I’m : a programmer, writer, podcaster, geek, and coffee enthusiast.

Side effects of developing for yourself

Instapaper is a one-person operation, and all of its development needs to fit into my free time. I originally made it for myself, because I had a need for it, and I didn’t even tell anyone else about it for months. It ended up being useful to other people, but that was a fortunate side effect. When it came time to make an iPhone app, I made my own dream app to satisfy my needs, and the same thing happened: it was adopted by other people who had the same needs. This development and feedback pattern has a number of interesting side effects and corollaries.

I use every new feature myself in a long test cycles — often weeks or months — before deciding whether to release it. I rarely use other beta testers, only bringing a handful of people into testing before major releases or major changes to the storage engine, and they never see features that I haven’t already been using for a while.

Major features only get developed if I want to use them. And, correspondingly, features I’ll never use are unlikely to be implemented.

Features that I don’t personally believe in are unlikely to see the light of day, such as an unread-count icon badge. I believe unread-count badges signify unseen items with some degree of urgency or time significance that were triggered by other people or external events. Instapaper articles are added by you, aren’t urgent, and in most cases, have been seen already (when you chose to read them and clicked Read Later).

Or tags. I don’t use tags. In anything. There are a lot of fundamental organizational and practical problems with tags for which I’ve yet to see a great solution. I try to minimize ways for my customers to shoot themselves in the foot (which is why the RSS folders are so limited).

Or full-screen reading, in which you tap to temporarily show the toolbars, then they fade out after a few seconds or when you tap again. Using this feature in other apps annoys me (except Photos, in which the benefit is immense and the required toolbar interaction is minimal) because it has a very high error rate: I frequently need to tap twice to show the toolbars, and I frequently invoke the toolbars accidentally while trying to do something else, like scroll. It’s the same reason I don’t enable tap-to-click on laptop trackpads: unreliable and unintentional behavior, leading to frustration and mistrust. Instead of implementing full-screen reading, I just keep the required controls as small and simple as possible on the reading screen.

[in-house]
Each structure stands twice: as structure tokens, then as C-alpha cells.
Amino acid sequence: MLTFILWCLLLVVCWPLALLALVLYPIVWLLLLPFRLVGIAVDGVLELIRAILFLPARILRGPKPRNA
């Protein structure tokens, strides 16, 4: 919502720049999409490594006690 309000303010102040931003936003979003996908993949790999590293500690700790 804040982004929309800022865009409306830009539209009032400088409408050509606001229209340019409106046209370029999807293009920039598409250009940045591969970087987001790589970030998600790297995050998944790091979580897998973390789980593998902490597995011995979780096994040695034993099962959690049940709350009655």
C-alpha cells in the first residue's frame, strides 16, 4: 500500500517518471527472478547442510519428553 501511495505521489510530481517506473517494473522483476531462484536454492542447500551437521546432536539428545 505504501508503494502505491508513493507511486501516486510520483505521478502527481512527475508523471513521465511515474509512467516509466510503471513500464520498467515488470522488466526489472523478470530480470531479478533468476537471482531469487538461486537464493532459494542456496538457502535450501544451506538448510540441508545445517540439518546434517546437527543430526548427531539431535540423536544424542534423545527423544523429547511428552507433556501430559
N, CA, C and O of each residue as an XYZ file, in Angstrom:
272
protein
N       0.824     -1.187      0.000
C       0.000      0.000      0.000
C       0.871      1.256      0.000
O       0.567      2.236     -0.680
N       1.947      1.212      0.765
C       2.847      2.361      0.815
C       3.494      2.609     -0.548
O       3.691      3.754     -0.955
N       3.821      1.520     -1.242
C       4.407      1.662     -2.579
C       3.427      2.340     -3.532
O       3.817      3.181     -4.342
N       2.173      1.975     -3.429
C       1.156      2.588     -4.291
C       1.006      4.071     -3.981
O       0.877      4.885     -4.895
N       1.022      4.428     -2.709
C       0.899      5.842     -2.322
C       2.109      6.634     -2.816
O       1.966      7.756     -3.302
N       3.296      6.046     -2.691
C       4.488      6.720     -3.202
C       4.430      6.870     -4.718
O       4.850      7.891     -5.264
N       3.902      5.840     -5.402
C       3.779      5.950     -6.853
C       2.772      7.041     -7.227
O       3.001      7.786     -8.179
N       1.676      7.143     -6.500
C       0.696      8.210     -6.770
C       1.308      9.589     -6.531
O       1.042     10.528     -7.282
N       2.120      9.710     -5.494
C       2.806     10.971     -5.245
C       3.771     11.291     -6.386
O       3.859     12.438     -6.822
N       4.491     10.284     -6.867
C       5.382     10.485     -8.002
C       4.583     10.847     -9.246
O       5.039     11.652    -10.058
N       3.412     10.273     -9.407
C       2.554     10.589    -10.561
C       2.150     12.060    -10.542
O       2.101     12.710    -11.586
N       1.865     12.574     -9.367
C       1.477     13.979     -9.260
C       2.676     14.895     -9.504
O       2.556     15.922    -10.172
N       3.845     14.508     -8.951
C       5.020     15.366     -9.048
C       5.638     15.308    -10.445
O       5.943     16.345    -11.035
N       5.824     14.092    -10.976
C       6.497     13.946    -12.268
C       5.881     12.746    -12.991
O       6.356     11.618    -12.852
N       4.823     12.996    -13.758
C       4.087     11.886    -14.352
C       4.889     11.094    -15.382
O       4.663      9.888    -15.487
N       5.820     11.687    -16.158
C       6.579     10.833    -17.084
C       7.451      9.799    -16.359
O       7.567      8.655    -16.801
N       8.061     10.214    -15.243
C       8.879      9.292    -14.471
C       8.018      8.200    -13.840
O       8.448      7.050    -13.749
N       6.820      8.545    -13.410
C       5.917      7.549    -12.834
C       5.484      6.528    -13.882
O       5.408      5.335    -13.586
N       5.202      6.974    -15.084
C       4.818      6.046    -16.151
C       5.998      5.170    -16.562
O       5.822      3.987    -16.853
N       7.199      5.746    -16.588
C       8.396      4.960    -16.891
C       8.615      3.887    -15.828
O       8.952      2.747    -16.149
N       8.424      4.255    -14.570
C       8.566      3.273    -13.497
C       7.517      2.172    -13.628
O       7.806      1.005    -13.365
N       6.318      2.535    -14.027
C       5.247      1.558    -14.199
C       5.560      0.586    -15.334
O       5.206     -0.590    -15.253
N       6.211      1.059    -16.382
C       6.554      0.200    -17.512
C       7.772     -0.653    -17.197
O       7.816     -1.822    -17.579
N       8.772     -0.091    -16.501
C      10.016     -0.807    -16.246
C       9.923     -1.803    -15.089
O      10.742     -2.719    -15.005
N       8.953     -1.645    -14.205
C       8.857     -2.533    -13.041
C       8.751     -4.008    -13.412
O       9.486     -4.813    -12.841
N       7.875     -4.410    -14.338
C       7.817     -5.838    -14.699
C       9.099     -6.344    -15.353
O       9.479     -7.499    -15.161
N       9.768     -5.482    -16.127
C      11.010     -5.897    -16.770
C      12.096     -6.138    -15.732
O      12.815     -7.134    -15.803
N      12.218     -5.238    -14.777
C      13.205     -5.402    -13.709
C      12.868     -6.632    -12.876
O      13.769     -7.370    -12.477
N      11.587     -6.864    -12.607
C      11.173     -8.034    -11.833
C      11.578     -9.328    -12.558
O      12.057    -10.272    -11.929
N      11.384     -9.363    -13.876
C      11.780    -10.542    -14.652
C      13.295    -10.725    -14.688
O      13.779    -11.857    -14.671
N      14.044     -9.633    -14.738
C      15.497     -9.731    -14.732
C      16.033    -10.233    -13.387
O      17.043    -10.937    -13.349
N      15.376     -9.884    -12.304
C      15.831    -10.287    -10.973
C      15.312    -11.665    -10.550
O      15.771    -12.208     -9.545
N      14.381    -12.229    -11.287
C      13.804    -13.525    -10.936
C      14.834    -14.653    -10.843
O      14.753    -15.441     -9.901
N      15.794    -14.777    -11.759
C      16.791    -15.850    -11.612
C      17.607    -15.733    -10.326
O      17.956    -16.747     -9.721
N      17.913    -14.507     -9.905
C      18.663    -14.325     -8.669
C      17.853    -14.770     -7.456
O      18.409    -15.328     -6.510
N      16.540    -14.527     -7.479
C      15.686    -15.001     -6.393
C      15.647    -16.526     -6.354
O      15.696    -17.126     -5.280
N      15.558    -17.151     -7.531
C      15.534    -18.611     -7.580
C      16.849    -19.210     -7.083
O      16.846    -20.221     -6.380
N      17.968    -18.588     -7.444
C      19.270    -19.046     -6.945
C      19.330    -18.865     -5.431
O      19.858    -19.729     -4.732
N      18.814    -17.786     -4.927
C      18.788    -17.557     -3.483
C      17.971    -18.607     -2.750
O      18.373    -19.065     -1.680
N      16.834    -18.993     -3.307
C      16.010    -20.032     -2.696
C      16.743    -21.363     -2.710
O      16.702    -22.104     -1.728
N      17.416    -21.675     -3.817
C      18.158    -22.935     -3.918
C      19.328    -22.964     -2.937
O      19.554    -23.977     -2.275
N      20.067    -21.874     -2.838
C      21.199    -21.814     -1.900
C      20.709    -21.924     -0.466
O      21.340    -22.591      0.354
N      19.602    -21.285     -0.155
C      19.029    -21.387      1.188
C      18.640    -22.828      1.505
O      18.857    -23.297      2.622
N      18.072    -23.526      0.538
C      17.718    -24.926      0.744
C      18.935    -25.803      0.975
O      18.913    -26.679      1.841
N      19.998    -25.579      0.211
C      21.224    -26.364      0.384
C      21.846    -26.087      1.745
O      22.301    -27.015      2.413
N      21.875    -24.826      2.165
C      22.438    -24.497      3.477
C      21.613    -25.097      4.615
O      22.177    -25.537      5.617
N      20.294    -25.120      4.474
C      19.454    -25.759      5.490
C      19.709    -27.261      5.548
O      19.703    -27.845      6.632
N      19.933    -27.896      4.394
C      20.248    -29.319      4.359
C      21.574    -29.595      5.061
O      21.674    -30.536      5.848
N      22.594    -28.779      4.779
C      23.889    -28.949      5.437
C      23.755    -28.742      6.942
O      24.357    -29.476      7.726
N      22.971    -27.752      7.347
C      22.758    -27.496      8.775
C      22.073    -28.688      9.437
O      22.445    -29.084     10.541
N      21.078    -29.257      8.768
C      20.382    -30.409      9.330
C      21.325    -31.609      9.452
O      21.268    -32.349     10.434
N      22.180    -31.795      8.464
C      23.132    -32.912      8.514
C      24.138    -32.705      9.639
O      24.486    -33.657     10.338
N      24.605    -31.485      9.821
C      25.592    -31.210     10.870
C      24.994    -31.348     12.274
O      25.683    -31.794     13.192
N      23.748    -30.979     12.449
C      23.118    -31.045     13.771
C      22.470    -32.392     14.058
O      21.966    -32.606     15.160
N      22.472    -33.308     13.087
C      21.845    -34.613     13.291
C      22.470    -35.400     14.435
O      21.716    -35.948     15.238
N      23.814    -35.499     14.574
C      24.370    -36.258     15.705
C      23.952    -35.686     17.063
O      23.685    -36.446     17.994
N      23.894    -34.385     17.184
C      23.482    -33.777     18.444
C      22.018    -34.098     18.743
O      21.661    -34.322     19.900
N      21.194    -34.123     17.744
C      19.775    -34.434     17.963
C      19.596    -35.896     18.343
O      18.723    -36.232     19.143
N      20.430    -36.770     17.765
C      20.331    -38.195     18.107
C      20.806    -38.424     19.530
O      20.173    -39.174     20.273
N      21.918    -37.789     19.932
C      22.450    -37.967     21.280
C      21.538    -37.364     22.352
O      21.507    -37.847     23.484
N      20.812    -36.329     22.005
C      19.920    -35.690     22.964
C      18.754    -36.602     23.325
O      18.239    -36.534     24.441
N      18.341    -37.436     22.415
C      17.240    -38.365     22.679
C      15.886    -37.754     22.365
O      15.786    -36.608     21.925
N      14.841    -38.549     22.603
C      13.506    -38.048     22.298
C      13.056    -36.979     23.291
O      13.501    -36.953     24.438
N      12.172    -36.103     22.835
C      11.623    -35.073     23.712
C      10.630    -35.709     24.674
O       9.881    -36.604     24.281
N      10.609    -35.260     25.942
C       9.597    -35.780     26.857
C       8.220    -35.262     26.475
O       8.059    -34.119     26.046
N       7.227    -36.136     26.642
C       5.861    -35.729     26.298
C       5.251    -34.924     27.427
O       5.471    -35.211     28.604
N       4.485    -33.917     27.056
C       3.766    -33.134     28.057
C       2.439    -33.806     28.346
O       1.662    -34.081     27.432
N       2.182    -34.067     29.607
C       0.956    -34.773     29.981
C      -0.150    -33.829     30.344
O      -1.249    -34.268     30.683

This also applies to feature removals: I’ve removed Graphical Mode from the next release. I never use it because the experience of reading with it is awful. It’s one of those features that people say they want until they actually use it and realize that it’s not worthwhile at all. (Like comments. See: customers shooting themselves in the foot.) When I asked my users if they’d miss Graphical Mode, hundreds of people told me that they never used it. Only two — literally, two, out of hundreds — said they’d miss it, but only occasionally. So I’m replacing it with a much more useful feature: an in-app browser that can be used to view full-layout pages (online only, like Safari), but will be useful in Instapaper for many other reasons as well.

I can’t imagine getting to a point where I’d want to survey my users to decide which features I should implement, or let people vote on features to “buy” their implementations. (This is why I fundamentally dislike the premise of UserVoice.) People like Instapaper because of the features it has now and the way they’re designed into the app. If I let users steer product decisions, the result would be a massive codebase producing a bloated, cluttered product full of features that hardly anyone used at the expense of everyday usability and polish on the features that matter. Like Microsoft Word. Or Firefox.

By listening too much to outside suggestions, I’d destroy the very reason why I’m receiving them.